By AIM CEO Emma Dalmayne:
We want to give you a head’s up on The Greatest Showman. It’s a wonderful magical musical extravaganza of hope, inclusion and team work.
A complete and utter fabrication of who the opportunist P.T.Barnum was and the hideous exploitation he practised and encouraged.
Barnum ran ‘freak shows’ in the late 19th century, people with extreme physical differences were exhibited as ‘oddities’ and exploited for Barnum’s gain. Crowds gathered at his shows to cheer and ridicule those who had physical deformities and those with dwarfism. He was also racist, having black men in cages whom he depicted as ‘wild men’.
The film is visually stunning, and while it portrays Barnum as a hero, it doesn’t completely gloss over the fact he was a leech on the diverse and the physically disabled.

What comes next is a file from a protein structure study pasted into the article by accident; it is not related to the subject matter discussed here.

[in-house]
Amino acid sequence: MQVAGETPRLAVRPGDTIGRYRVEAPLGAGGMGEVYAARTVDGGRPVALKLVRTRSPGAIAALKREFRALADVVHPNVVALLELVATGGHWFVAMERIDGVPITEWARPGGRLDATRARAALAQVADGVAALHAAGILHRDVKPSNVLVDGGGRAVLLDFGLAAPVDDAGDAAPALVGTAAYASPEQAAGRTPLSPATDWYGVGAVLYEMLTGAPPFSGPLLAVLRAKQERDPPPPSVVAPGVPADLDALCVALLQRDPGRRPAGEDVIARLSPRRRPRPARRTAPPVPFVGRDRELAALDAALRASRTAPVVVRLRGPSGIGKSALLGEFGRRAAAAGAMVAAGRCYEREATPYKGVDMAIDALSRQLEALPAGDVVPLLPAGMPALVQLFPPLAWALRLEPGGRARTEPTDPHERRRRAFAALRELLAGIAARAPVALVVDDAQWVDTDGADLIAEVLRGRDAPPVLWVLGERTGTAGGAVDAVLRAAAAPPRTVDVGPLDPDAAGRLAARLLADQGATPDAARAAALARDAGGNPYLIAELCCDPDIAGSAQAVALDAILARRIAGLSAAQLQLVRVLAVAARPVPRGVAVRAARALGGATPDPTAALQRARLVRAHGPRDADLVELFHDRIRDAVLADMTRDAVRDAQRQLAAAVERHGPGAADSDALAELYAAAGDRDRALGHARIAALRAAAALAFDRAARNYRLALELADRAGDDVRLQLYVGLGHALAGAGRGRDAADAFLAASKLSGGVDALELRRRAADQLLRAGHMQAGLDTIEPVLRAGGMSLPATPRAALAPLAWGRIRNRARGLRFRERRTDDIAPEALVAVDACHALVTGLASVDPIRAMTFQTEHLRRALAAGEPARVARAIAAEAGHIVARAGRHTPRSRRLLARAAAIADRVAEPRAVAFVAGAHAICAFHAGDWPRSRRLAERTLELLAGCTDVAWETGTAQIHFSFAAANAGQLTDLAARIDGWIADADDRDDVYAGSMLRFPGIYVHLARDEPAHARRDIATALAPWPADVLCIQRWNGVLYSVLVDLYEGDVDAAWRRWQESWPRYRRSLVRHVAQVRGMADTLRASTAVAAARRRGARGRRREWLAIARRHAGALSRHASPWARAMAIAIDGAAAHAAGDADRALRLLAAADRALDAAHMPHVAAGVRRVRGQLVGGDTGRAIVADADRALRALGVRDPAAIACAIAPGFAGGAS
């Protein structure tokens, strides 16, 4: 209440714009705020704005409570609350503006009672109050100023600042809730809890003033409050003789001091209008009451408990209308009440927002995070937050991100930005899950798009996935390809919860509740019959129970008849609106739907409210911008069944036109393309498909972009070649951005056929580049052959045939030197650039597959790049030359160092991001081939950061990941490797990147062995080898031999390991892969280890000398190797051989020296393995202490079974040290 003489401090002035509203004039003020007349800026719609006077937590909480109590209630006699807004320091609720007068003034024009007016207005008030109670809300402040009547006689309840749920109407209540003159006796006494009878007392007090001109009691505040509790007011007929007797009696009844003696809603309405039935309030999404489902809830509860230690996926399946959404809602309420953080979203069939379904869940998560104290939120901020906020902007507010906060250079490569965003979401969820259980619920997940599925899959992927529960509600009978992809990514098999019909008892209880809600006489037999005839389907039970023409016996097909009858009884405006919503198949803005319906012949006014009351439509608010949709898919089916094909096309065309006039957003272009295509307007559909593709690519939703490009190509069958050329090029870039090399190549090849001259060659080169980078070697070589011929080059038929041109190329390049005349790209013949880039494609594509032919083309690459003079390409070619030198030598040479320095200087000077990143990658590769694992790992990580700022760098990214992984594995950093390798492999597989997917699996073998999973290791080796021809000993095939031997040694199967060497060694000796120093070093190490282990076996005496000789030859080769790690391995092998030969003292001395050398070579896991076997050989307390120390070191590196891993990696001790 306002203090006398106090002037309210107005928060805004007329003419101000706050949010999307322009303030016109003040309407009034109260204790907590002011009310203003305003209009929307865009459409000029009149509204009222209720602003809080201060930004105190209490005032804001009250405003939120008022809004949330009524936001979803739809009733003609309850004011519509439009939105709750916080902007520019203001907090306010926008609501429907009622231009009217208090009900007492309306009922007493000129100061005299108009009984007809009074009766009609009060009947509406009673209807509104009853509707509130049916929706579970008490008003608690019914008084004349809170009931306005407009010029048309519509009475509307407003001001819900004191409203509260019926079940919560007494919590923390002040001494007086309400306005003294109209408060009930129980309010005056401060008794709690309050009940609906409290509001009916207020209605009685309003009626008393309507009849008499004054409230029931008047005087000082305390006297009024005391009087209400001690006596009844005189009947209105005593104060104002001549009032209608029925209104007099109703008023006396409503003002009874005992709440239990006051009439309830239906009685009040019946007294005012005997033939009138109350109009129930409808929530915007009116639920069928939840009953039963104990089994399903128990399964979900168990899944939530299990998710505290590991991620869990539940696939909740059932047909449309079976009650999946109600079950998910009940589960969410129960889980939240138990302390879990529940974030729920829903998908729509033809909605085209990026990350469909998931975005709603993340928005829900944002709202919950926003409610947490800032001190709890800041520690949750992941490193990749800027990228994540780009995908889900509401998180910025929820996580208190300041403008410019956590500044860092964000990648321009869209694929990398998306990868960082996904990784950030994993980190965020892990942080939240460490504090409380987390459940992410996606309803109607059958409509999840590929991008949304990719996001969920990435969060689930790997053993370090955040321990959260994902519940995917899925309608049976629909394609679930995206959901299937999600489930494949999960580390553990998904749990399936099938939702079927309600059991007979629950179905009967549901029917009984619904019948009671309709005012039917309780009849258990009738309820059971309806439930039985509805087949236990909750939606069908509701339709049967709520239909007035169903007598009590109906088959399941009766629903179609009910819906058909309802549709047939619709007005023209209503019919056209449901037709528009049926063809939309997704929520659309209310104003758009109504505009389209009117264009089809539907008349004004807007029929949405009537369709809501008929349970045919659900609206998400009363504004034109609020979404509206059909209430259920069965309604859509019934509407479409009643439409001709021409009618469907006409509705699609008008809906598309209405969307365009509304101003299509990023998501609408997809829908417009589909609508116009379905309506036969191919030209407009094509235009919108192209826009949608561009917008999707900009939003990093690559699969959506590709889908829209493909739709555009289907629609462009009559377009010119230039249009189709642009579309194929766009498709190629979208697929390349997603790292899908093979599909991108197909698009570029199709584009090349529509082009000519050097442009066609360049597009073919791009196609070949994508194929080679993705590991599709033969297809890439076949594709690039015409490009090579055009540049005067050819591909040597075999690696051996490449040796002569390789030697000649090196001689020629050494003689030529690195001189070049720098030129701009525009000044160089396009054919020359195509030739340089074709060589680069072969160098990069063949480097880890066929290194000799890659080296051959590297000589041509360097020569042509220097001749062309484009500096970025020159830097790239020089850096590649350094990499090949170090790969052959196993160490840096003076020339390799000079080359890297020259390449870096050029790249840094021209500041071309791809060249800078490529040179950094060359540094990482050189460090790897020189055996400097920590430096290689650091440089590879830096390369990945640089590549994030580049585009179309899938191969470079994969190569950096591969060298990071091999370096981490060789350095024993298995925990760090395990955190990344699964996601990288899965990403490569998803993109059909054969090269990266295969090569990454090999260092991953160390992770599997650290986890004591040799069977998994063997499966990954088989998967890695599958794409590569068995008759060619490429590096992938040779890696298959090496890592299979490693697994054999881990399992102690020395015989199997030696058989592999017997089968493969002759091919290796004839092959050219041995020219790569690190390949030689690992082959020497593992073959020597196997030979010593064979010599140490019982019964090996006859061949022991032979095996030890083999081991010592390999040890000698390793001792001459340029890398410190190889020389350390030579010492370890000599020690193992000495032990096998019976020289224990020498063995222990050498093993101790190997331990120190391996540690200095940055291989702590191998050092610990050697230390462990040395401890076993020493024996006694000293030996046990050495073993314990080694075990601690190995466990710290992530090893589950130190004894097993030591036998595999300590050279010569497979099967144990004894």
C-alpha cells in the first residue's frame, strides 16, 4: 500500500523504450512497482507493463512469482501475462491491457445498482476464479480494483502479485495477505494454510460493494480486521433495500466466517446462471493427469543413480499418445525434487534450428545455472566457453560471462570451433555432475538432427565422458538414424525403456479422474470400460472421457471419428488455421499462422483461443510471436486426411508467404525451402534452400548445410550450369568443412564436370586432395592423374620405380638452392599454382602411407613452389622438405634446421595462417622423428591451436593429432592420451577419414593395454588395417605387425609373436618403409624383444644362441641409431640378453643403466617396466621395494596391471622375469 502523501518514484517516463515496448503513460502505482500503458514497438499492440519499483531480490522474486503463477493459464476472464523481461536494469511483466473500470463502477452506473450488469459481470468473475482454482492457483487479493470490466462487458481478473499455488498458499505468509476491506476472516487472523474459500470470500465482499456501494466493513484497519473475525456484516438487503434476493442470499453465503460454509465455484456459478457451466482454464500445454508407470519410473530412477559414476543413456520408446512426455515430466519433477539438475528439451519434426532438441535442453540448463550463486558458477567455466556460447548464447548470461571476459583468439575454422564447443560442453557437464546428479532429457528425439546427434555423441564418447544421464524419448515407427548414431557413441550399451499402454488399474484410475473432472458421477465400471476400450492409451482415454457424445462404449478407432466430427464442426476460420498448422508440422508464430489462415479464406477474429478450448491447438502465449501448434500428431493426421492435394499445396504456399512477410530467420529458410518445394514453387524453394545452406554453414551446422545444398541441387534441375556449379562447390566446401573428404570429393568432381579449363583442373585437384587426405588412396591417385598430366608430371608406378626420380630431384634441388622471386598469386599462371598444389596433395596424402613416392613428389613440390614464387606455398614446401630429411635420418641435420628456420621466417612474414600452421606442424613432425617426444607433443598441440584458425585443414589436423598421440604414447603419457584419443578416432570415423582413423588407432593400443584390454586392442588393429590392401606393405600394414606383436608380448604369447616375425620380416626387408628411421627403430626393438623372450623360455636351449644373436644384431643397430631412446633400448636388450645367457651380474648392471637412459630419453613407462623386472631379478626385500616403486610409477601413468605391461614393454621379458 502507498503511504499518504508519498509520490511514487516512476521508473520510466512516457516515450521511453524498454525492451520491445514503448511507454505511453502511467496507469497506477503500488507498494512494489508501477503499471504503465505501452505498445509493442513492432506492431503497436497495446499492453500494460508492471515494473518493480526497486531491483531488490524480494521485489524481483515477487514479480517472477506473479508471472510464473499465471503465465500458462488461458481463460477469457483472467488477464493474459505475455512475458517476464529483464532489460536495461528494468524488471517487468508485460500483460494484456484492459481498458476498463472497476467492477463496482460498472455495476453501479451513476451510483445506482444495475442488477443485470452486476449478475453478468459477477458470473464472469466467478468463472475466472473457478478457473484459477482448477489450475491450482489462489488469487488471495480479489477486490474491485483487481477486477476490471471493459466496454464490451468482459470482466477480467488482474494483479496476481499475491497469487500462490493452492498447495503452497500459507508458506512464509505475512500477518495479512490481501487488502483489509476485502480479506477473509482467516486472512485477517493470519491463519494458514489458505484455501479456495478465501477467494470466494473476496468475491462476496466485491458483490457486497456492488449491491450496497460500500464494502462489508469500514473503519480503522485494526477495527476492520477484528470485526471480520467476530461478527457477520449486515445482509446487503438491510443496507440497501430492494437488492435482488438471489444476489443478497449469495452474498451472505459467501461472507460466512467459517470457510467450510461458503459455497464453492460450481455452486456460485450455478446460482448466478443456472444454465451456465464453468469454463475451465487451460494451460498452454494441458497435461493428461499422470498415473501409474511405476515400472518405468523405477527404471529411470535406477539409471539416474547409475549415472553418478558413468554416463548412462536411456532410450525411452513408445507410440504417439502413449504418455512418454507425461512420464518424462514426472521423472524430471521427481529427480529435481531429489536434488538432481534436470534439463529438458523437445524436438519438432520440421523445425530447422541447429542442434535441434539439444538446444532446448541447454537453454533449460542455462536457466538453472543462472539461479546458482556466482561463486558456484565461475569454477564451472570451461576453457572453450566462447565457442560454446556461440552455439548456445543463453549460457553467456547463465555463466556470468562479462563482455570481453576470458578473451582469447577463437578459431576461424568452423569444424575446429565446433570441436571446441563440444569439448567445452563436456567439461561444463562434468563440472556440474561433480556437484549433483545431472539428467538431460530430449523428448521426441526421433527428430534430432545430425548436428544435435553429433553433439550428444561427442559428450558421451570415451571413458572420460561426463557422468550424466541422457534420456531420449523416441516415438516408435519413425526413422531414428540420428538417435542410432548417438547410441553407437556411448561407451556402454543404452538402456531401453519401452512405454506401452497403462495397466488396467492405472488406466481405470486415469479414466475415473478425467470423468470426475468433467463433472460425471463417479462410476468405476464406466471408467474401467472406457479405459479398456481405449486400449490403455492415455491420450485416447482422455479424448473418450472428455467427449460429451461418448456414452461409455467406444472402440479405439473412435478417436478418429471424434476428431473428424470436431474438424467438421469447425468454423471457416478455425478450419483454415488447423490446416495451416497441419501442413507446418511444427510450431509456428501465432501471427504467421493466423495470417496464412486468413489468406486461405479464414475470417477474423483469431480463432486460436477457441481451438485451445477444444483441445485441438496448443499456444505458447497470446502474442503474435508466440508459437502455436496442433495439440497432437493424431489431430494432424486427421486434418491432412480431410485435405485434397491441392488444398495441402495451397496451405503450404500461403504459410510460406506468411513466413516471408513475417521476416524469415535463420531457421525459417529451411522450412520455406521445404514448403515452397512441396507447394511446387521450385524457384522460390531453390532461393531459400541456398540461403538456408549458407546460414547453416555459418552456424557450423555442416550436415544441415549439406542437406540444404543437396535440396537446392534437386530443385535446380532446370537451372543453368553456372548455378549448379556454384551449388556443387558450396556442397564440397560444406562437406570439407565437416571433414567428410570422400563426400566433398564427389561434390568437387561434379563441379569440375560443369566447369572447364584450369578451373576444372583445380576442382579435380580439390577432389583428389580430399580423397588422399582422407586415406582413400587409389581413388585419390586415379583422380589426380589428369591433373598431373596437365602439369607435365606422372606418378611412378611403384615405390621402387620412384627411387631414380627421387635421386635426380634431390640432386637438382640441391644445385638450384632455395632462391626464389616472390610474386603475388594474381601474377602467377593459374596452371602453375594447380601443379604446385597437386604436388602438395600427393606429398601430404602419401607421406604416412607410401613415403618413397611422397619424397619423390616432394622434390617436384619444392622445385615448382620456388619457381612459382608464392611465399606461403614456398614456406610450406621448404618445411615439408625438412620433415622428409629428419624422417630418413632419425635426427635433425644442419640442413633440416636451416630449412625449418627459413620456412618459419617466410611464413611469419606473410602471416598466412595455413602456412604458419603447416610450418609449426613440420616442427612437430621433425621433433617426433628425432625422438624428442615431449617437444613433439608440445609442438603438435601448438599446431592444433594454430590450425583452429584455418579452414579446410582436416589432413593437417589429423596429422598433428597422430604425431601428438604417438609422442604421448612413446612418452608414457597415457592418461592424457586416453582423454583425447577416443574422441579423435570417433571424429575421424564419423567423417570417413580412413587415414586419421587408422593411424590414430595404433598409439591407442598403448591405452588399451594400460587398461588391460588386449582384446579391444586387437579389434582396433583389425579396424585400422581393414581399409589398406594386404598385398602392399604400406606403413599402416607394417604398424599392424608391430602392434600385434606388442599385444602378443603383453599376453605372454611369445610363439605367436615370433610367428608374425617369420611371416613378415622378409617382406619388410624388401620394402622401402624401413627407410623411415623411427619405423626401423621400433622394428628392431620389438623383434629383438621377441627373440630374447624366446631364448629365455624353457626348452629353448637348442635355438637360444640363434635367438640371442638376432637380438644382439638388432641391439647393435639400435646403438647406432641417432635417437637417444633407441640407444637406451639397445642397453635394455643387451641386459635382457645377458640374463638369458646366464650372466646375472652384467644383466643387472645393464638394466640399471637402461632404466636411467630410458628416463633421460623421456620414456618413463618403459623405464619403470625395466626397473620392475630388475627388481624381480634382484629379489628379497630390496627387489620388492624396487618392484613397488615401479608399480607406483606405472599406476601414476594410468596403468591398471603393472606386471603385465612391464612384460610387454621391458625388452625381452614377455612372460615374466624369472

Charles Stratton ‘The Little General’ was only 4 years old when exhibited by Barnum, by age 5 he was smoking cigars for the crowds amusement.
Lettie Lutz was only 1 year old when she began labouring for Barnum.
The song ‘This is Me’ sung by the ‘bearded lady’ character named Lettie Lutz is heartbreaking. https://youtu.be/wEJd2RyGm8Q
In the scene that initiates the song Barnum refuses to allow Lettie and the rest of the group into a champage reception he’s hosting for his new and more socially respectable star, Jenny Lind. He’s plainly horrified they have turned up while he hobnobs with the rich and high class attendees and slams the door in their faces. This, to me was hurtful.
To me it symbolises the charities and organisations of today who use the disabled to gather funding yet allow us no voice. The exploitation is still rife, it still is as active only not as openly.
It’s important to know the background of Barnum if you see the film. Barnum was not who Hollywood are portraying him as, and to be frank I’m greatly disheartened to see someone like him showcased as one whom championed the disabled when nothing is further from the truth.